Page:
Do your kids have the skills they need to for their age?

Publish Date
Monday, 28 August 2017, 9:30AM
Photo / Getty Images

Photo / Getty Images

Children should be able to tie their shoelaces at eight, ride a bike at seven and be trusted to have their own front door key by 14, according to parents.

A survey of 2,000 mothers and fathers found they have a very clear idea of when their children should have achieved, or be allowed to do, particular things, wrote The Daily Mail.

The list included guidelines from the youngest children to teenagers, also revealing the ages your brood should be dating and using social media.

Many parents admitted they didn't stick to their own rules and let their children do things earlier than they would have liked.

Most believe the kids should be allowed pocket money at nine, start putting their own clothes in the wash at eight and be old enough to have a Facebook account at 14.

Youngsters are also considered mature enough to walk to school alone and have their own mobile phone at 12 years of age.

Once they reach 16 they can have friends over when their parents aren't around and also be out after dark.

While 15 is the age they can listen to explicit songs, go on dates and start buying their own clothes.

Parents are happy for their youngsters to have a TV in their bedroom at 11 years old and trust them to surf the web unsupervised when they are 12.

A spokesperson for My Nametags, who commissioned the research, said: "The survey just goes to show some of the many intricacies of being a parent.

"Of course, every child is different and may be able to do things or take on certain responsibilities later or earlier than our results show.

"However, it's fascinating to get some indication of when mums and dads will typically allow or expect their kids to do certain things."

WhatsApp and Snapchat accounts are permitted at 14, while MP3 players and tablets are allowed at 12 - and laptops are considered acceptable at 13.

Ten is the age they can have friends over for sleepovers and go to their pals for overnight stays too.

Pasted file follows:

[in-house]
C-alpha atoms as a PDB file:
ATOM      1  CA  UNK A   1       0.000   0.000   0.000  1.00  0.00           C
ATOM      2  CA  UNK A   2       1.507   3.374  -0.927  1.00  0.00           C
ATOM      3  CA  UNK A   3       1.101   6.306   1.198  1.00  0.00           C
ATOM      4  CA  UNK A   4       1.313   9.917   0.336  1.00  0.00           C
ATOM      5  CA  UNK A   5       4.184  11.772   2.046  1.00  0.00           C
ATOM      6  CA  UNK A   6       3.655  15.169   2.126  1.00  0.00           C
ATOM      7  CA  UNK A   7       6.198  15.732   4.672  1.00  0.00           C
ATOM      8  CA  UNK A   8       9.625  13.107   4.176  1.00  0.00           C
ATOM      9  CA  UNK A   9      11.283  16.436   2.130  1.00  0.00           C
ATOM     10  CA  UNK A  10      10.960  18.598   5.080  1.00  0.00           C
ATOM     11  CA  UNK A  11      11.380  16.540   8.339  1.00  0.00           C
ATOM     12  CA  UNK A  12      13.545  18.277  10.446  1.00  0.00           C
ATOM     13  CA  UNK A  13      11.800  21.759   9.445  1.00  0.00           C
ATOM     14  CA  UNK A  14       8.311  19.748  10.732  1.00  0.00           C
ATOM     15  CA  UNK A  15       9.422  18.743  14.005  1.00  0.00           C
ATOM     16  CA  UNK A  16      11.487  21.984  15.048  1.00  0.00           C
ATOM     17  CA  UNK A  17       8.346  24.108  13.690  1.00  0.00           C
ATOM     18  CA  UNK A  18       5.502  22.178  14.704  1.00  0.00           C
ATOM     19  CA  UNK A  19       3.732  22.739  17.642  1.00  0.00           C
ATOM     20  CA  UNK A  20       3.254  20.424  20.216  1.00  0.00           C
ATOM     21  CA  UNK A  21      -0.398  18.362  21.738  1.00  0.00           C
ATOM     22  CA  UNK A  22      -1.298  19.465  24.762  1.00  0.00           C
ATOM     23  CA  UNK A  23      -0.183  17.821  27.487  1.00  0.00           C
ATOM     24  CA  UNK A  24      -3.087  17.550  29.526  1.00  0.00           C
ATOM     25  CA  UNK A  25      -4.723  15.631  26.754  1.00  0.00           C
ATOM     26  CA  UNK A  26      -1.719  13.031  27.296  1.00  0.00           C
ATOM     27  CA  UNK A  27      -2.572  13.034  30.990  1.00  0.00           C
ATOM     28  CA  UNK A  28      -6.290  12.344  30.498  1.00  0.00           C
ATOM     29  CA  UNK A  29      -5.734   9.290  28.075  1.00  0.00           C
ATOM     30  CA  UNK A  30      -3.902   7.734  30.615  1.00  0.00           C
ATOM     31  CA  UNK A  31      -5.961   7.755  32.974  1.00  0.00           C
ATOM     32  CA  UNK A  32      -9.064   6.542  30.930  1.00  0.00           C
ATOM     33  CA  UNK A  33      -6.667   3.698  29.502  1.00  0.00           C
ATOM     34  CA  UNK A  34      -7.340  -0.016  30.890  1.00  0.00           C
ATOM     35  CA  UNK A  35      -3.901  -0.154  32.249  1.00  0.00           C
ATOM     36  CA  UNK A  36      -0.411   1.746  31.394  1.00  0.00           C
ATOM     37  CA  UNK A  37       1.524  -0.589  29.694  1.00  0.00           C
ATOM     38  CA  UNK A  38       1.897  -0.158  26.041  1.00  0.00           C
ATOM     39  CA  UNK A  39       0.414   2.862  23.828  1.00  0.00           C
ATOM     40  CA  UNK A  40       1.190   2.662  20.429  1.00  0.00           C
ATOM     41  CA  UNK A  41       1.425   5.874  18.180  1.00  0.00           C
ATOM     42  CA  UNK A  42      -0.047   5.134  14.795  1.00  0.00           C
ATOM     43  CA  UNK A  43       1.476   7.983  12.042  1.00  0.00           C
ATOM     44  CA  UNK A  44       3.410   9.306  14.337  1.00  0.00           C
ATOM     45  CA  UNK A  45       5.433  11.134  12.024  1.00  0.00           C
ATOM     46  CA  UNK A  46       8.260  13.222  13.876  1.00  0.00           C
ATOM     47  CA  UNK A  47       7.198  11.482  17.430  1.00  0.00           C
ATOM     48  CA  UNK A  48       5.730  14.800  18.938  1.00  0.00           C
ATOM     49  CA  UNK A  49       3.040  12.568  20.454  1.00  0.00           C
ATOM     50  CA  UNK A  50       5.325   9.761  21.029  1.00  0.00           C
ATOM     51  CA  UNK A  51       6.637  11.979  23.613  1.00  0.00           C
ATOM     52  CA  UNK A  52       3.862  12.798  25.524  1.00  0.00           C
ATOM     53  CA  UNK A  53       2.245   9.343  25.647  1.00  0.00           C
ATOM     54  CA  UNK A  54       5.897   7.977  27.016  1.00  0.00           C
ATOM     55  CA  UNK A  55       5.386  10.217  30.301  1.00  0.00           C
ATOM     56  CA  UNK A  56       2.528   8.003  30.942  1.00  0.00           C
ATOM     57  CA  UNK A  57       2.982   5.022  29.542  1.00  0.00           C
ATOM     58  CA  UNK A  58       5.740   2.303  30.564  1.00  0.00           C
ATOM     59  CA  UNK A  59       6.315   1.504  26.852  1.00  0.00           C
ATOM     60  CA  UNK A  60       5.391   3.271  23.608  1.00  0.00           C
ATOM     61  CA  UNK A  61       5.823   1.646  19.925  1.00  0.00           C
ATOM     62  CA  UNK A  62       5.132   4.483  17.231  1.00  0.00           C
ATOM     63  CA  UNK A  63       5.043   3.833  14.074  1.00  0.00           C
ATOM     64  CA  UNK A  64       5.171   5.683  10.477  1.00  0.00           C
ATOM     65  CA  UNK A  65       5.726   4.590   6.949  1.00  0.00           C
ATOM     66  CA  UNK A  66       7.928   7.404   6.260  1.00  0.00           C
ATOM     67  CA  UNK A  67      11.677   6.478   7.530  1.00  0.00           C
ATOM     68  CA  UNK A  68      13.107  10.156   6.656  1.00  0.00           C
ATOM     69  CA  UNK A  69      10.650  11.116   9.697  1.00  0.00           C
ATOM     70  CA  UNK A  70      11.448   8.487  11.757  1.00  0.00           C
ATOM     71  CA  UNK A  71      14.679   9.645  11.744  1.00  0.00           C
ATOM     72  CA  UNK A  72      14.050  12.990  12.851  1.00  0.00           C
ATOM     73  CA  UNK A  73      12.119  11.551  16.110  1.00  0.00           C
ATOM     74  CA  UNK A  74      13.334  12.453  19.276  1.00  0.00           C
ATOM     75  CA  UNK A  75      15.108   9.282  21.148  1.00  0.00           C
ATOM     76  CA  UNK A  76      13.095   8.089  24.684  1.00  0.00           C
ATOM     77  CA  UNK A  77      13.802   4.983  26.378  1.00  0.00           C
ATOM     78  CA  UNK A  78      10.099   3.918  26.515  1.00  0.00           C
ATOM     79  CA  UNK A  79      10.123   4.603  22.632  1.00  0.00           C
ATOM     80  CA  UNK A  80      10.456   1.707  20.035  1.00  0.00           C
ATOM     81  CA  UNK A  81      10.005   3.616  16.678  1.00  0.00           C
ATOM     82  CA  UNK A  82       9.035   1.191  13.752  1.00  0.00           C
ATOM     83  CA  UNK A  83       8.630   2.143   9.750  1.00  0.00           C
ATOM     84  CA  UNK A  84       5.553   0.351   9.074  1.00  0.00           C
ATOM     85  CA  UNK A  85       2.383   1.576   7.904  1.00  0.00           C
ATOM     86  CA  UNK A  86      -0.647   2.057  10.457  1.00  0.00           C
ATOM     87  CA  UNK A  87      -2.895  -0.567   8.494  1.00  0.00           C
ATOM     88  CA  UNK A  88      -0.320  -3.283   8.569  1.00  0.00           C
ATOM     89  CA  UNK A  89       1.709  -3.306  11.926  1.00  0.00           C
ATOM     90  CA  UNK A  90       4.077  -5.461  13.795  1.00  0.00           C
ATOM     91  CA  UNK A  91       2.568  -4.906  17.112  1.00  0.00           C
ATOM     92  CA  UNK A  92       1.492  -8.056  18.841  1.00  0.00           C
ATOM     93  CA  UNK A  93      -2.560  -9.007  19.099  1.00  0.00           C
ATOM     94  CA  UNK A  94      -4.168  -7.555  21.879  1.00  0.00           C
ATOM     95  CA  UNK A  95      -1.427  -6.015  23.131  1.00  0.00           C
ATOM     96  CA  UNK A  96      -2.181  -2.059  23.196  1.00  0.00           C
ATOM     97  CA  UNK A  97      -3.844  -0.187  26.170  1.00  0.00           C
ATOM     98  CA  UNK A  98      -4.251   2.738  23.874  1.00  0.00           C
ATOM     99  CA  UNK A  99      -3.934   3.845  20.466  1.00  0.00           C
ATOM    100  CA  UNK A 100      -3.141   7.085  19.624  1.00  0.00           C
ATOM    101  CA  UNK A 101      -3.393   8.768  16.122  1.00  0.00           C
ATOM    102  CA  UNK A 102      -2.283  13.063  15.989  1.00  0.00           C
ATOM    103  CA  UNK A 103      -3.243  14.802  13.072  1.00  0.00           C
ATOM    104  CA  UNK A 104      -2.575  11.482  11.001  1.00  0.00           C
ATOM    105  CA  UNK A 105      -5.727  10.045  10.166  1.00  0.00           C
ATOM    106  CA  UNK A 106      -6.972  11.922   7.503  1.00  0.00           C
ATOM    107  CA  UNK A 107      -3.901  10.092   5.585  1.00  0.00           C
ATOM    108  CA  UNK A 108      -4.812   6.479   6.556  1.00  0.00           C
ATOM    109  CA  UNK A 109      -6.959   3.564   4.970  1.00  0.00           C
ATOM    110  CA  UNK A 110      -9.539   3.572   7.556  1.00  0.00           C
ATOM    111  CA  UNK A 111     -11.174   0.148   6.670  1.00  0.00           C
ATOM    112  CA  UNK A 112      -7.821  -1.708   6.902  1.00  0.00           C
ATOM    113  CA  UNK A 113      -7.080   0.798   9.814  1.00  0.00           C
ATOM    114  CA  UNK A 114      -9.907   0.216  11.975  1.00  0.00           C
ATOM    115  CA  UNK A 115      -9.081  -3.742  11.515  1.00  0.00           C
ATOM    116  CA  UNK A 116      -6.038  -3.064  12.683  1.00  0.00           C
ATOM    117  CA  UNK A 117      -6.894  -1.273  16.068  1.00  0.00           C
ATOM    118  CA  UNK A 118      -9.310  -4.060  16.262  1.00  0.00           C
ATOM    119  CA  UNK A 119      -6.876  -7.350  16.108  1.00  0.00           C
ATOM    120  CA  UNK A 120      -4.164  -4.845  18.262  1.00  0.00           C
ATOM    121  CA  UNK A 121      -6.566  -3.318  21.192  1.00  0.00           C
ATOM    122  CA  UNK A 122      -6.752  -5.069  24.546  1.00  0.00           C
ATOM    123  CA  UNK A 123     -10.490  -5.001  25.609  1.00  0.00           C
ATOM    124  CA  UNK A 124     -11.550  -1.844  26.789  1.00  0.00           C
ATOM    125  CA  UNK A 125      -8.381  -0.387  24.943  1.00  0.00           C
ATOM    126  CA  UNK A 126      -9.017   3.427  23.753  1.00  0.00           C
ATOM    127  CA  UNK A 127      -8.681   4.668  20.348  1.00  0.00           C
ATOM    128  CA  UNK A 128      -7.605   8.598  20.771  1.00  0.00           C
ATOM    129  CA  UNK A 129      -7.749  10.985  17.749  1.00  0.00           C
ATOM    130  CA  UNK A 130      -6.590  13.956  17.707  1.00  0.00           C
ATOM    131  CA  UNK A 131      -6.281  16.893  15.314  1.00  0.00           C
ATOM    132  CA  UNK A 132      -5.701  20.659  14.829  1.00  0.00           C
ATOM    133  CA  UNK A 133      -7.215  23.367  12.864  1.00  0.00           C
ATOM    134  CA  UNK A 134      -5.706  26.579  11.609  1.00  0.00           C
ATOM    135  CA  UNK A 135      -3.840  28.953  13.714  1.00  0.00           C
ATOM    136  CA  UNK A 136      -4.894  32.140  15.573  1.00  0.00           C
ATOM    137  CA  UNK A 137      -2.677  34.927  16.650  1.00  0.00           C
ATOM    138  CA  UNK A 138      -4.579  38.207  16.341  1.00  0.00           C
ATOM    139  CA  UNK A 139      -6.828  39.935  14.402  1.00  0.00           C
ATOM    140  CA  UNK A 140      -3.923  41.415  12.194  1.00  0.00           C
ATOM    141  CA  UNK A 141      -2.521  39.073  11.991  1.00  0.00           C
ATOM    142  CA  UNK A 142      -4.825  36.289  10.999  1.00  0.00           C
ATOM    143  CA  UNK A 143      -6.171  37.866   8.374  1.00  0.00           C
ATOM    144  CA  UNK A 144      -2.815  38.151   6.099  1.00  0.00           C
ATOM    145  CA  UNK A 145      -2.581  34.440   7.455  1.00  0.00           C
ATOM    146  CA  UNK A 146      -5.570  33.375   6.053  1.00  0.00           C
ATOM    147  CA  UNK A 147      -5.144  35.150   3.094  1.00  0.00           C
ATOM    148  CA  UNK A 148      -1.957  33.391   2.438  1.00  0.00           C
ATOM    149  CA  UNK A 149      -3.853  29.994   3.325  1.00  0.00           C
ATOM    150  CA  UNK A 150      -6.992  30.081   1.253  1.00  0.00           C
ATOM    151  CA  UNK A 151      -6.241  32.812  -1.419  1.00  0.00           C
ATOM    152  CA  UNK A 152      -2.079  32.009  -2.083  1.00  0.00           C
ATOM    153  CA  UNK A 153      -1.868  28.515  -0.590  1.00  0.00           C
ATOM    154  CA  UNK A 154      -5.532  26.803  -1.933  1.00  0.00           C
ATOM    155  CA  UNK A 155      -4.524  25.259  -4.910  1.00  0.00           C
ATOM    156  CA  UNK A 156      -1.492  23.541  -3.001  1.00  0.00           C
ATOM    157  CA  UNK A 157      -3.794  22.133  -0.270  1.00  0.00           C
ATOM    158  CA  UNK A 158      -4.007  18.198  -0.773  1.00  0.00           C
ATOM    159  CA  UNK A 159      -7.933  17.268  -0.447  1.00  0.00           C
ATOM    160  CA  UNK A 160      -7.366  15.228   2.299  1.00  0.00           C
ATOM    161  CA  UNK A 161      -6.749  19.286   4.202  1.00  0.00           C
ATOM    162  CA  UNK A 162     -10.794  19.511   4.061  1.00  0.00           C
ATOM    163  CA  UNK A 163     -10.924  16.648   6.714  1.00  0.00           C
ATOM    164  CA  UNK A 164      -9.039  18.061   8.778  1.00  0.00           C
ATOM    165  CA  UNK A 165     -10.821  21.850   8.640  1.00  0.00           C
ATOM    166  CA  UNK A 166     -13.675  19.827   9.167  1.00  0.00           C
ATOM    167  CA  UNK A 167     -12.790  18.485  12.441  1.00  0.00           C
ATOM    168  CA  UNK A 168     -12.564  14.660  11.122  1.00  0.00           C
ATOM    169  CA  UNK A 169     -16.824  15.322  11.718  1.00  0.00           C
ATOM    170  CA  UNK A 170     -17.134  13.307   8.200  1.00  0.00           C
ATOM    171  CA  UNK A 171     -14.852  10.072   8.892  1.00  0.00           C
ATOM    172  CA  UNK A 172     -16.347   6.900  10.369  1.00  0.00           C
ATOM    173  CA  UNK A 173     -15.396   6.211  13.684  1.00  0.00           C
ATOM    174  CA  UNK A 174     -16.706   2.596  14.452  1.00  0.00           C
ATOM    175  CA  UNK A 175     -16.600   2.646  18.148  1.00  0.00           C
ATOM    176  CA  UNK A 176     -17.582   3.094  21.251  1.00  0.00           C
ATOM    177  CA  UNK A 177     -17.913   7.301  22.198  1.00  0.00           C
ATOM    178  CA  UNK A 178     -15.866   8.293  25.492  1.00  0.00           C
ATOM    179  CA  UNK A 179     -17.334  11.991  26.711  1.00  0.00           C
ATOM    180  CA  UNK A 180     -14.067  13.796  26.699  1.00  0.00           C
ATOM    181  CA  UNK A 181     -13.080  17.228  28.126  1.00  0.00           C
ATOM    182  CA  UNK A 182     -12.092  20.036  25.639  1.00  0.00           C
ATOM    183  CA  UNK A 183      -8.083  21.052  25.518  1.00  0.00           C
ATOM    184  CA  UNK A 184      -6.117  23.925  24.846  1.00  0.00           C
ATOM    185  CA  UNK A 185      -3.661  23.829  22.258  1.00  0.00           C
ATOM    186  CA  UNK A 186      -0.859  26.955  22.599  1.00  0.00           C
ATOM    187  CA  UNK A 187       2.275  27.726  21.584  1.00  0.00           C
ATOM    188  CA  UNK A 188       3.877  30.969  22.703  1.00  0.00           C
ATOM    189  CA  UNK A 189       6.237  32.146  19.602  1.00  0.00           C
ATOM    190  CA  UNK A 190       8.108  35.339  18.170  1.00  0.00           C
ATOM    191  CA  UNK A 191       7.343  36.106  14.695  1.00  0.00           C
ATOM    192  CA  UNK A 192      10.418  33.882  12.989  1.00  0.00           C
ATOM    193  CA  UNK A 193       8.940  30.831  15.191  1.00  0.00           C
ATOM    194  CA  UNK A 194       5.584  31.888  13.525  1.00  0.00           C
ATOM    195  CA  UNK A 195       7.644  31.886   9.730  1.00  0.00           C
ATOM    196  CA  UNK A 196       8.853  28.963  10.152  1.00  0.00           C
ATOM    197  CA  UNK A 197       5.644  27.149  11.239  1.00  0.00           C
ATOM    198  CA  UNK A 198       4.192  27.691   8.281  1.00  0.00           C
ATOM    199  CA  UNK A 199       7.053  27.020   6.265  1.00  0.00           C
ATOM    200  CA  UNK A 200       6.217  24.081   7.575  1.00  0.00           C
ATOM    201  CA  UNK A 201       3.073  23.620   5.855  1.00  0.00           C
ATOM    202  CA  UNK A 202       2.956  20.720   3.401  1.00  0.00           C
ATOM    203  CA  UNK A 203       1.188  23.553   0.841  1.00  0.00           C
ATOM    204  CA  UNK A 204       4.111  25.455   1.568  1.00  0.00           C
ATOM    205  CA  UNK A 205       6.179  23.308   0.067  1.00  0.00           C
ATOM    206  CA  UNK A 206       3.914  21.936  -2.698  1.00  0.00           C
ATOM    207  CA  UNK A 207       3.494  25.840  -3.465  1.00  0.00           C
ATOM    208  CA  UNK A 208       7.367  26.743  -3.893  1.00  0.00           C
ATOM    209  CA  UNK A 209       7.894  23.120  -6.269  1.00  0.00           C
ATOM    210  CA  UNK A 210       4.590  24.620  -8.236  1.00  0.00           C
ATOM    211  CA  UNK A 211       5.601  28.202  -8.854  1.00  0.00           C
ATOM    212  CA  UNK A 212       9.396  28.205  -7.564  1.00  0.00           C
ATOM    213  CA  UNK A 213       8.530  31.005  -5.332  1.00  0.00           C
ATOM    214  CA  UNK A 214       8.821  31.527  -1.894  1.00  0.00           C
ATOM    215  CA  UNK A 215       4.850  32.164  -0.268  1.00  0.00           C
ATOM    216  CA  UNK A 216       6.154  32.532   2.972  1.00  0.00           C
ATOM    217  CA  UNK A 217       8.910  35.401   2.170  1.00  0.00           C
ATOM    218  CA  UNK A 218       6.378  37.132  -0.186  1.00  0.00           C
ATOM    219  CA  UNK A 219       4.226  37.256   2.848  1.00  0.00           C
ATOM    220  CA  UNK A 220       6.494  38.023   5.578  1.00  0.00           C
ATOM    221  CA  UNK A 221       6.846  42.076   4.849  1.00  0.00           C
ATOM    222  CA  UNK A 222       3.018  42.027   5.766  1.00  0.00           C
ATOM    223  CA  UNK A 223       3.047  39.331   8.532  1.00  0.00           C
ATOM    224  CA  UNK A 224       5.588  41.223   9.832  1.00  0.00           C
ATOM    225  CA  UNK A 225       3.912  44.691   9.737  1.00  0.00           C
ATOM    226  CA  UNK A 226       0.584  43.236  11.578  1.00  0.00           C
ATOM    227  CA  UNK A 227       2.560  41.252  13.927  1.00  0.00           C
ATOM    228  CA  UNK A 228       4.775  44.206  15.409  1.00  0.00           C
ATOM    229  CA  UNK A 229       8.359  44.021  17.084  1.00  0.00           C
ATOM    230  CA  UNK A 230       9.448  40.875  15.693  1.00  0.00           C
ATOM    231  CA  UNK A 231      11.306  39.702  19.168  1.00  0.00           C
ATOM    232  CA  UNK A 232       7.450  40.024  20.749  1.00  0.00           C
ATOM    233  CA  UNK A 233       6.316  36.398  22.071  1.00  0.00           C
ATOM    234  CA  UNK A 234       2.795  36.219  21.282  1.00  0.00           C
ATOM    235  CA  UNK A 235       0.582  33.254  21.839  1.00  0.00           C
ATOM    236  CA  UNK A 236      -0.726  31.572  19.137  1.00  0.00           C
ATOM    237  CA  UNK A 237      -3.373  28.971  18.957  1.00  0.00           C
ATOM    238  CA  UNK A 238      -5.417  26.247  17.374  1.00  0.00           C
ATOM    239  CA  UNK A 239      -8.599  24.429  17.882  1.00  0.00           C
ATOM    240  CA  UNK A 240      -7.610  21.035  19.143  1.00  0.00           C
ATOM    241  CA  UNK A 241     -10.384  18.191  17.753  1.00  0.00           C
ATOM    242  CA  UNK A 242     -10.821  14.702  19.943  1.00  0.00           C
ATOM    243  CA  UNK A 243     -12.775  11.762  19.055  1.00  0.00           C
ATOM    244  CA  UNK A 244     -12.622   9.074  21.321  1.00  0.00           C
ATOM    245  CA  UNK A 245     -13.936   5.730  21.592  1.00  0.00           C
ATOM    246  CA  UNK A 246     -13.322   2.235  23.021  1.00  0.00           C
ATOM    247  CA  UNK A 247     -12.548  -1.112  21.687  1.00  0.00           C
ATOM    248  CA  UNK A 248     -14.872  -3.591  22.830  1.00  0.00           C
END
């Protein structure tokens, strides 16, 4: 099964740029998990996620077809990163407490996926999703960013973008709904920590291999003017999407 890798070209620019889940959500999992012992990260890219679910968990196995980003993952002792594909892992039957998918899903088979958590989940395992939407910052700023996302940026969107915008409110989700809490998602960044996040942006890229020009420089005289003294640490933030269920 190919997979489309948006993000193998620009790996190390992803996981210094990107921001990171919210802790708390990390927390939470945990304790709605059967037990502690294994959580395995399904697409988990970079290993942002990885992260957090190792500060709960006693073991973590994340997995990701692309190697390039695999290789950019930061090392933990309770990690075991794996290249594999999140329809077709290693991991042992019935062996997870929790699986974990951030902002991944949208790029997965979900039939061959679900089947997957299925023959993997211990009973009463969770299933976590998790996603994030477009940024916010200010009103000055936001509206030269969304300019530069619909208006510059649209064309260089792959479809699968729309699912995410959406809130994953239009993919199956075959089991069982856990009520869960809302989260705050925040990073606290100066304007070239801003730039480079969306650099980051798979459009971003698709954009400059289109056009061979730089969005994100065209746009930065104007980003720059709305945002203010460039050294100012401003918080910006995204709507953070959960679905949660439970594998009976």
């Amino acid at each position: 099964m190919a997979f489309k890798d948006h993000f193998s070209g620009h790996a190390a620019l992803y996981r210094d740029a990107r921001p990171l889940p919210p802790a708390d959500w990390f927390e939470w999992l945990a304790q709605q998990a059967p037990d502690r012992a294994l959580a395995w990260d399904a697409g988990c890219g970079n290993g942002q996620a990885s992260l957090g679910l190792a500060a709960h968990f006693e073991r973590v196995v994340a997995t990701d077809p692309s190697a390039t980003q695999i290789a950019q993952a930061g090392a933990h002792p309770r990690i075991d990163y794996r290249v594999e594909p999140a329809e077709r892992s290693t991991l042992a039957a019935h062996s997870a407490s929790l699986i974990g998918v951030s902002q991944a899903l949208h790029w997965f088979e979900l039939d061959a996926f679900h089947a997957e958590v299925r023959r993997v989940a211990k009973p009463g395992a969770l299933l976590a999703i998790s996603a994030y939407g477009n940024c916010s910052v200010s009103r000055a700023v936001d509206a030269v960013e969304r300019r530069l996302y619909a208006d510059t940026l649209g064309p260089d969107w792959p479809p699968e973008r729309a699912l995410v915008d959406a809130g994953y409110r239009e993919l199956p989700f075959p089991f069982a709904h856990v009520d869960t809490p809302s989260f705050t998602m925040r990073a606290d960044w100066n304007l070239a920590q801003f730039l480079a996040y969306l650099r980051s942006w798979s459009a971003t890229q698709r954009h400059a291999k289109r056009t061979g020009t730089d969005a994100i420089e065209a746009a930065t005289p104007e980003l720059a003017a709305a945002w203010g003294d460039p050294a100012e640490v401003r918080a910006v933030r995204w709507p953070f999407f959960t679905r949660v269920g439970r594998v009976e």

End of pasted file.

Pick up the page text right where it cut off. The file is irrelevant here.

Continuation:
However, 56 per cent said they granted many of the privileges featured in the research earlier than they were granted them by their own mums and dads.

Four in ten said they feel peer pressure from other parents to allow their kids to do certain things, while half have fallen out with their partner over the kid's privileges.

Teaching children the value of belongings and how to avoid loss are among the things that cause parents the most problems as their youngsters get older.

Andersen, added: "It's also really interesting to find that a parent's biggest worry is their child losing something, especially as we don't expect children to be responsible for their possessions until the age of ten - which is halfway through primary school.

"That's a lot of school kit which can go missing before they learn to take care of it, exactly why our name labels for children are so popular.''

And 13 is the point when parents trust their children to be in the house alone and also go out on their own.

Those polled believe children can stay up until 8pm at eight years old, not go to bed until 9pm aged ten and not get their heads down until 10pm aged 12.

Twenty-nine per cent of mums and dads consider themselves to be stricter than other parents.



This article was first published on Daily Mail and is republished here with permission.